This month, I’m participating in NaNoWriMo. The idea is to write 50,000 words in a month. To do this, you have to write about 1,700 words per day.
I write a lot of words for work. Some days, I write 3000 words or more, plus do other incidental activities (like this blog). So, I thought doing NaNoWriMo would be a snap.
Today, I’m at about 34,000 words and I have a week left. I have to write about 3000 words per day to catch up. Why am I so far behind?
Well, I didn’t account for life making it harder to write. It turns out, by the end of the day, I am tired. I don’t want to write any more, even fun words in my book.
We also had some family issues come up this month. My husband’s grandmother died. My kids got sick. So, what I thought would be extremely easy, is actually not.
Is sitting down and writing 1700 words a day that hard? No. It usually doesn’t take much longer than 2 hours.
But, when you have things that get in the way, it suddenly gets much harder. Plot changes, thinking about when you want events to happen, and all of the other behind-the-scenes stuff that goes into making a book makes it more of a challenge. I didn’t account for those things.
By the end of this challenge, I will have about 50,000 words. But, I doubt I will use half of them in the final draft.
So, why did I want to do this challenge? I was tired of not having anything written in my book. I have talked about writing a book for about 10 years now. I wanted to finally have something to show for all my aspirations. Good or bad, I want to move on.
If you are in a similar place, here are some things to think about for next year’s NaNoWriMo:
- You probably shouldn’t combine it with NaBloWriMo (I tried to, but that makes it much harder)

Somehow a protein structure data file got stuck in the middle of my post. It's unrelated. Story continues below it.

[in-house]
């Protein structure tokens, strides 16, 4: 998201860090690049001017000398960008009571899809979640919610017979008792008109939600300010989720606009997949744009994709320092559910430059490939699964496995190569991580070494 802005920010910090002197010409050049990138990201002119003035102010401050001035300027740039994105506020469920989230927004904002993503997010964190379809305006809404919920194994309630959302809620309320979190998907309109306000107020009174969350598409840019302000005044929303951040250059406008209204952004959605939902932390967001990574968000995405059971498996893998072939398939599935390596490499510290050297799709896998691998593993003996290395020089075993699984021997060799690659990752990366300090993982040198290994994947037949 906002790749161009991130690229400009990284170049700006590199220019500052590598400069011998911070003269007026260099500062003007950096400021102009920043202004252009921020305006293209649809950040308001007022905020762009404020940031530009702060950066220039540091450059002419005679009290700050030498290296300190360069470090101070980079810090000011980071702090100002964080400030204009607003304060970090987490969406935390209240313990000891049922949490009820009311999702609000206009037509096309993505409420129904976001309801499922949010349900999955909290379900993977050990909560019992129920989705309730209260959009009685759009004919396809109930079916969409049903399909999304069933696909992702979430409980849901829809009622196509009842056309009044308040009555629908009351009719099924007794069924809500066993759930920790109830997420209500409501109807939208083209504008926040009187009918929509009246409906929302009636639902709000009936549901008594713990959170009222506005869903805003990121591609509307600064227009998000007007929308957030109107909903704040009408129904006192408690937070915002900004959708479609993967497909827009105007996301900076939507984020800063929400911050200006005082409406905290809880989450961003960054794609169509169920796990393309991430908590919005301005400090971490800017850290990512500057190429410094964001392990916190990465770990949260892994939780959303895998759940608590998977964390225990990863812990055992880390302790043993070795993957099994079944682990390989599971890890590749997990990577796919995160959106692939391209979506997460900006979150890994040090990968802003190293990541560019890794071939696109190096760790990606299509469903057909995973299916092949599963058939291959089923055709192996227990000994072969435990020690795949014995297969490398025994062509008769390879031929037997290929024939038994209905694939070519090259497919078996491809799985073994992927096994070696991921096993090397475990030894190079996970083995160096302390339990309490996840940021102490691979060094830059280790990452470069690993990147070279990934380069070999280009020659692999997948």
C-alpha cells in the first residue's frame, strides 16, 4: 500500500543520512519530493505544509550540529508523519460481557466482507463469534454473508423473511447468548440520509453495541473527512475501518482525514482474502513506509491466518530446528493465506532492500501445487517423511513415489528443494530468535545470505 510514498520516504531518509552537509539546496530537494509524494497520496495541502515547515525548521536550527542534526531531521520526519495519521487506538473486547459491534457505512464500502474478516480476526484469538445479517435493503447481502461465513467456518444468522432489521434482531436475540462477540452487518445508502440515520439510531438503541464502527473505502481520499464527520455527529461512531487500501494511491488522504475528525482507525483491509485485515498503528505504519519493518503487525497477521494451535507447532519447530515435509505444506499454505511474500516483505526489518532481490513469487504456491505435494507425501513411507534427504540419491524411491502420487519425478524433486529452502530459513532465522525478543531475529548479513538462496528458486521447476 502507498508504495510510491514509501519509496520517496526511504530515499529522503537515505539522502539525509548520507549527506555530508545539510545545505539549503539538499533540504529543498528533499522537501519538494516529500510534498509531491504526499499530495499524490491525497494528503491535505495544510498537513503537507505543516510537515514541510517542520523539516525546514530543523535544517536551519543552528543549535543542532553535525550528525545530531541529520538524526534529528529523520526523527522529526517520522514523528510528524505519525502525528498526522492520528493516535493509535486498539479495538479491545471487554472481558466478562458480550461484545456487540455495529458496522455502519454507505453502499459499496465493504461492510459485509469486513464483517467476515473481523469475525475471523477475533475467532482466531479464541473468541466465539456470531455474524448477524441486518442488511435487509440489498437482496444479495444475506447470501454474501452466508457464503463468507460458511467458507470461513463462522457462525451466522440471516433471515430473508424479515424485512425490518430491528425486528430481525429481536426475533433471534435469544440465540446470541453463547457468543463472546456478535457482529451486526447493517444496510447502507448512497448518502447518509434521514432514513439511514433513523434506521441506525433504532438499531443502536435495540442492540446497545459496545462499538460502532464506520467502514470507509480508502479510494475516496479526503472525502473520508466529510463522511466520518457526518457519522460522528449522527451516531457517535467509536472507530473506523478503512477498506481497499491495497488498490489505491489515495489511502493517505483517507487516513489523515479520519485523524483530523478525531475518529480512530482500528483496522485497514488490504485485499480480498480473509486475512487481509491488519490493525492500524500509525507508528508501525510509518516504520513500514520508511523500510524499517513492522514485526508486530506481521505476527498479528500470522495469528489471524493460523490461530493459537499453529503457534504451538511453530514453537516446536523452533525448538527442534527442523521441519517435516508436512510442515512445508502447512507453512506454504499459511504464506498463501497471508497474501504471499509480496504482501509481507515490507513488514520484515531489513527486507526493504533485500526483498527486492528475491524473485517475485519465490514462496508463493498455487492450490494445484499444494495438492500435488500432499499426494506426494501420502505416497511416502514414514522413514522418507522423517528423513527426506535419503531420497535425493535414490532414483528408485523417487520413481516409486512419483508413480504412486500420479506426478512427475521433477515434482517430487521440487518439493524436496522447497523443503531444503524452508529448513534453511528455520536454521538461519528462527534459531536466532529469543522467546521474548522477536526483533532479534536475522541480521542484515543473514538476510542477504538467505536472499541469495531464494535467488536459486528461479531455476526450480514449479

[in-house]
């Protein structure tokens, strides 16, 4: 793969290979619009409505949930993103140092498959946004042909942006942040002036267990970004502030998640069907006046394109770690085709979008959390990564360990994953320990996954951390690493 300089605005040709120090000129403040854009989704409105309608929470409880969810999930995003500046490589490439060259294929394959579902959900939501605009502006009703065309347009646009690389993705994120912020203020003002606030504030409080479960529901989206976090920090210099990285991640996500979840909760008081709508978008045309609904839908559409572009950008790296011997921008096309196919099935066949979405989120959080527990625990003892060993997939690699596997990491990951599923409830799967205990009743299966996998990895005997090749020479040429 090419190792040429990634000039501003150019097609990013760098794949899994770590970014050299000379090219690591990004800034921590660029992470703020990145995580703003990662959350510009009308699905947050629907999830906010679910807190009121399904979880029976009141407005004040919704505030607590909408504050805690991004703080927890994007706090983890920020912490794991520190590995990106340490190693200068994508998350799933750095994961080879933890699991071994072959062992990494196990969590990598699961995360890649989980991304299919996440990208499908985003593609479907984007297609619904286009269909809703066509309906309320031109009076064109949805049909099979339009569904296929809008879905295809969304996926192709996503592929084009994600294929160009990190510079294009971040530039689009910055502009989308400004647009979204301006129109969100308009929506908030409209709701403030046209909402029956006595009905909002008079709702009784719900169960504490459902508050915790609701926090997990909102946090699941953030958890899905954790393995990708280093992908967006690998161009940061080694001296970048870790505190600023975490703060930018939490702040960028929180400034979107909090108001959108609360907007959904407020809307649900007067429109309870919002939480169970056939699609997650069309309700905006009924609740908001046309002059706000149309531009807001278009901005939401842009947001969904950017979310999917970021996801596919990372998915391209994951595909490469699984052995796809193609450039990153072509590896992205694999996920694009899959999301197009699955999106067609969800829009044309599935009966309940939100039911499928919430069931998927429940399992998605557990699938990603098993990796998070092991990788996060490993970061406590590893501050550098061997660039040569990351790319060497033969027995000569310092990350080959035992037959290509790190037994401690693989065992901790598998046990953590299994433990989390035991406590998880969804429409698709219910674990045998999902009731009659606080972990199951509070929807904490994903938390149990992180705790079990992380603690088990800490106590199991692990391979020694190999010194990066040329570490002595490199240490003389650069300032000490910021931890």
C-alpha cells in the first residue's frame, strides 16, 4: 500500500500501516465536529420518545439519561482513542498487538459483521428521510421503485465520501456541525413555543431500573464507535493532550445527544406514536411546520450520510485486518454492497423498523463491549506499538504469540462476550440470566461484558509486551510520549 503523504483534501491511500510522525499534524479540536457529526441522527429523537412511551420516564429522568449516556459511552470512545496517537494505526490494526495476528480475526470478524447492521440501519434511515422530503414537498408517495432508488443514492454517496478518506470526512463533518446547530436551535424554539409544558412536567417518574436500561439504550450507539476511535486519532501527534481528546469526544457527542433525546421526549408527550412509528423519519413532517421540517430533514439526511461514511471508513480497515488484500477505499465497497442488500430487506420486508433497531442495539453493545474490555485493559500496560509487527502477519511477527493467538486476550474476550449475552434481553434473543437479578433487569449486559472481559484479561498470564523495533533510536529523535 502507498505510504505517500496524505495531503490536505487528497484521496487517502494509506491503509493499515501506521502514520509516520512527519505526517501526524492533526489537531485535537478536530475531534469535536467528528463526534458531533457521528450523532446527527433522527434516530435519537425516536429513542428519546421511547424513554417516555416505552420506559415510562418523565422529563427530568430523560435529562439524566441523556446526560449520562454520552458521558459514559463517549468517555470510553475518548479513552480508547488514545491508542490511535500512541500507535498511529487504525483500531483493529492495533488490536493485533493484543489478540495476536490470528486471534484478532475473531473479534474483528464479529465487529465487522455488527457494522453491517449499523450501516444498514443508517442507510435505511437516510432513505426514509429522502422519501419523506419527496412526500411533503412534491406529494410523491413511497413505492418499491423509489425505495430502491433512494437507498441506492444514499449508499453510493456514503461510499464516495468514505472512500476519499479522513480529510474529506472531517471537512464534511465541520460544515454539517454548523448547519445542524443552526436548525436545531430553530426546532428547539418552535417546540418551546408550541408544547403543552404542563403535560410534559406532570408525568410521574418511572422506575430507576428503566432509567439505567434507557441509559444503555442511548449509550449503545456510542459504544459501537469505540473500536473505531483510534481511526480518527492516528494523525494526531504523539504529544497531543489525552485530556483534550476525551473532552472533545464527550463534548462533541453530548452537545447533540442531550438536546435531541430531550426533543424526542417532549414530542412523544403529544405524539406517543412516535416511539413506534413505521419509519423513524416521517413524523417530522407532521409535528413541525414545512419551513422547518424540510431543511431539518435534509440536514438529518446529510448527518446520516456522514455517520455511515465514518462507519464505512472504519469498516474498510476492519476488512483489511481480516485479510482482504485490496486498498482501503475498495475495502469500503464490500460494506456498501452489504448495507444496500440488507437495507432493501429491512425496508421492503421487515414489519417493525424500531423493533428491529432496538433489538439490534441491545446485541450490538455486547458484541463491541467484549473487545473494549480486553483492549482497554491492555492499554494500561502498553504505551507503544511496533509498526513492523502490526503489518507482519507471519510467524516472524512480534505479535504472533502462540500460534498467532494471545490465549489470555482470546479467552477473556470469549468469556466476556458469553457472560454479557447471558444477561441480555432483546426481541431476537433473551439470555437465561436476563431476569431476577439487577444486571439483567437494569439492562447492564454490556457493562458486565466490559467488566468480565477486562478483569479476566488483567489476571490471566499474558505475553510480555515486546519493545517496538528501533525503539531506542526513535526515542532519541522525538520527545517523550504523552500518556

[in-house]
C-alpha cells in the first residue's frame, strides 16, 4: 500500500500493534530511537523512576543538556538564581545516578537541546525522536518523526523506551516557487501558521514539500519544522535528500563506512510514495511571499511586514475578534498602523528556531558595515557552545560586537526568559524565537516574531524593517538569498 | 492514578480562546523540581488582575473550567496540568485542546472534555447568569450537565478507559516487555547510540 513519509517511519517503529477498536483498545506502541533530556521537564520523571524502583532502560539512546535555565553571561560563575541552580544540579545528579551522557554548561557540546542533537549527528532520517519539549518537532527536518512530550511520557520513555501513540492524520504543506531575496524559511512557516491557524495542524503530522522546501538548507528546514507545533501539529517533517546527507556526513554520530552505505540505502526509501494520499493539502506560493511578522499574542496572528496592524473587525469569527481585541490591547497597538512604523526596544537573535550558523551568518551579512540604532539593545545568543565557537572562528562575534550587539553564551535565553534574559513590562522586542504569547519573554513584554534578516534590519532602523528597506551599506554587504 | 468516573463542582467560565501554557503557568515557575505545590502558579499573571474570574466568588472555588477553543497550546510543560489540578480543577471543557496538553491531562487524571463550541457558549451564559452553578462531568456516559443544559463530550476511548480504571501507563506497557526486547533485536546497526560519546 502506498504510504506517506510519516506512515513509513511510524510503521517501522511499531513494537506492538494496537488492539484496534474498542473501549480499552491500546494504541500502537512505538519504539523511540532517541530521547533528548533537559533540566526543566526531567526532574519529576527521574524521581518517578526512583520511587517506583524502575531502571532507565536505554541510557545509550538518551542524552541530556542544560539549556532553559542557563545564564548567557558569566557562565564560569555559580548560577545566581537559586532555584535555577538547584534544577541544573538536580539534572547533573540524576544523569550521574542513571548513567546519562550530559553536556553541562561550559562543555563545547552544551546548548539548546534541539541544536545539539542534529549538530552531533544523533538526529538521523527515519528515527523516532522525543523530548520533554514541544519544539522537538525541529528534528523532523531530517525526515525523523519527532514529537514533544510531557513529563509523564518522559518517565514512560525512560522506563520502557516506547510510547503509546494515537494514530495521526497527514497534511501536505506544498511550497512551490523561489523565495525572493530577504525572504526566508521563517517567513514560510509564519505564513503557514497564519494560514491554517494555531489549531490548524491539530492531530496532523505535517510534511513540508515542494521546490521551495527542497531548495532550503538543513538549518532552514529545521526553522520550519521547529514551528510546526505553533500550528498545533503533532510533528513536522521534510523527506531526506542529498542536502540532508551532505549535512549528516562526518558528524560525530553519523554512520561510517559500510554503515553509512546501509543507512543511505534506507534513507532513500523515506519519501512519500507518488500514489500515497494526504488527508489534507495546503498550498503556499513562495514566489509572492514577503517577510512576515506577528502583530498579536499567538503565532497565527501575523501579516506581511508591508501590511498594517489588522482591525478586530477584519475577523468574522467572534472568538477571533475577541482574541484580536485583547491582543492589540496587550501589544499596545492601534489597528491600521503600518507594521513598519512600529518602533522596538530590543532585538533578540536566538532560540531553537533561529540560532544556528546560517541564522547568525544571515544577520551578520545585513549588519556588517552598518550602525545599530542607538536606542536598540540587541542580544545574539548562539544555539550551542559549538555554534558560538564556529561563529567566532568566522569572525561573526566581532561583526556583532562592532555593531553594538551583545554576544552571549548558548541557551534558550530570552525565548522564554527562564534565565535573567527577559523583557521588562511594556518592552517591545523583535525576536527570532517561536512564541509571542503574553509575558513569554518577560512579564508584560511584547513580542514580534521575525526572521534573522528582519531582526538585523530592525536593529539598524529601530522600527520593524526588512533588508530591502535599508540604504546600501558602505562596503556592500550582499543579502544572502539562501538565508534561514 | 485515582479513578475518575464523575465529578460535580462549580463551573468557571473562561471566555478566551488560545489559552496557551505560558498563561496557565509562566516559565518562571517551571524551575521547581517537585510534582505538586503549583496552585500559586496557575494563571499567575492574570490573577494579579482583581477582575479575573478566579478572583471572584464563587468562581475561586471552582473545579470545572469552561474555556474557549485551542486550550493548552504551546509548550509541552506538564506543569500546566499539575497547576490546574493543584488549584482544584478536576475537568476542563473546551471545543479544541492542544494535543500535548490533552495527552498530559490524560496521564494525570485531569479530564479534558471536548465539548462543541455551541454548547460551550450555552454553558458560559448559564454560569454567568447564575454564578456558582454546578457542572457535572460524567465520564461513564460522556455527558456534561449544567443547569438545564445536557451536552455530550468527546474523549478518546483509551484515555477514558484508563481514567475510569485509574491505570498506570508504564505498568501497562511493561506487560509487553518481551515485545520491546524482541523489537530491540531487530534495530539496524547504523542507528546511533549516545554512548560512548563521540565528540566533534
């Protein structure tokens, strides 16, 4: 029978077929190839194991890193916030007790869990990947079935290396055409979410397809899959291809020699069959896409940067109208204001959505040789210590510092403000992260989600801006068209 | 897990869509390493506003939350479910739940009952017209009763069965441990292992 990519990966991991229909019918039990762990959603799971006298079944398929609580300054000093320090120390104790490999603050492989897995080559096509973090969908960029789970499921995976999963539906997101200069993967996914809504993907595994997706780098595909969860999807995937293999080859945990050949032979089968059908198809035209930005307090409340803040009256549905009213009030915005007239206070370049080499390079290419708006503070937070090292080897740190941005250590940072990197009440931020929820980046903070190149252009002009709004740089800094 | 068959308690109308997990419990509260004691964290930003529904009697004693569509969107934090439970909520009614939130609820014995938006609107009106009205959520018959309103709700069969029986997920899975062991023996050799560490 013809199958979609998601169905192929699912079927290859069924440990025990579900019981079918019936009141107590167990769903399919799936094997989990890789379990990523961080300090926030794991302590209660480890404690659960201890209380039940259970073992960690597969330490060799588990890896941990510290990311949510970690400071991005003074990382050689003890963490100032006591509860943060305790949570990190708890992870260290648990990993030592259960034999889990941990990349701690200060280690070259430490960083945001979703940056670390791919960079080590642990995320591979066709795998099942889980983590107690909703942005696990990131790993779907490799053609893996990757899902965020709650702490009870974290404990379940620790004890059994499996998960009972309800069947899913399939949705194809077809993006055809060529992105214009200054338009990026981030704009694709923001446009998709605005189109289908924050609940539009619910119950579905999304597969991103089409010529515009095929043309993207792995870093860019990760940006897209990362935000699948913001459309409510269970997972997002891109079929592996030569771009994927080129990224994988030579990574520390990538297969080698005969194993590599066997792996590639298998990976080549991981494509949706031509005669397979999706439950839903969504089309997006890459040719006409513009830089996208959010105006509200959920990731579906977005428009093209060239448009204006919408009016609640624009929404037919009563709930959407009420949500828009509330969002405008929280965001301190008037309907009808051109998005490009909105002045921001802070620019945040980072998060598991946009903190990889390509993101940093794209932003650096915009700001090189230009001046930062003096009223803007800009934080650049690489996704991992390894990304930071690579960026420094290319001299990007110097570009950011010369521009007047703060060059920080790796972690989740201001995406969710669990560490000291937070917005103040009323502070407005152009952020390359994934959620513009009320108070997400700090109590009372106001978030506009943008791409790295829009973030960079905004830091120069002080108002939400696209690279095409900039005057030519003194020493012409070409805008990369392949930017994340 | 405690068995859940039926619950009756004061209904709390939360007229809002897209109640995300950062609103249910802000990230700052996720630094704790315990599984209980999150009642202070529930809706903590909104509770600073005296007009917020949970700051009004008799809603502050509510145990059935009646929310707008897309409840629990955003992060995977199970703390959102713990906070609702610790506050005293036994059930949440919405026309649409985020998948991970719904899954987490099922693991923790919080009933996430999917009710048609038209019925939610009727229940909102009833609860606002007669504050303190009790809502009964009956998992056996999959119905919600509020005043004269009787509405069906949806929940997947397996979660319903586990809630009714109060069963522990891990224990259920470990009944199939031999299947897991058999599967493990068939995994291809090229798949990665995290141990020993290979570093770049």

- Account for days off. I had to take about 5 days off, and that made the challenge much harder. But, I am determined to continue and see it through. If you want to take weekends off, for example, make sure you adjust for that in your daily word count. 1700 words a day is a commitment that you have to make for every day.
- NaNoWriMo happens in November. Thanksgiving is in November. If you want to make sure you have time for family festivities, you will have to write more in advance. I’m trying to be done by Wednesday night. This will give me a buffer if I am short a few words (it also means I only have 7 days to write 17,000 words (2500 per day, if you’re keeping track).
- Do your words early. The first half of the month, I did everything else in my day first. That was a mistake. Your book should get your first energy. That way, you can make sure you reach your word count each day.
- If you commit to this project, commit wholly. I bought a t-shirt so that I felt like I *had* to finish.
- When you feel like you would rather do anything but do your words for the day, try moving to another part of the story. Maybe that part will be more fun. I started in the middle and moved to the end, then I went back to the start. It’s helping me keep my plot aligned too.
- Don’t forget to allow some wiggle room for ruts in your plot, or research, or other behind-the-scenes work. It will bite you if you don’t watch out.
- You will be extremely tired. Ignore it and keep going.
Are your doing NaNoWriMo this year? How is your progress going?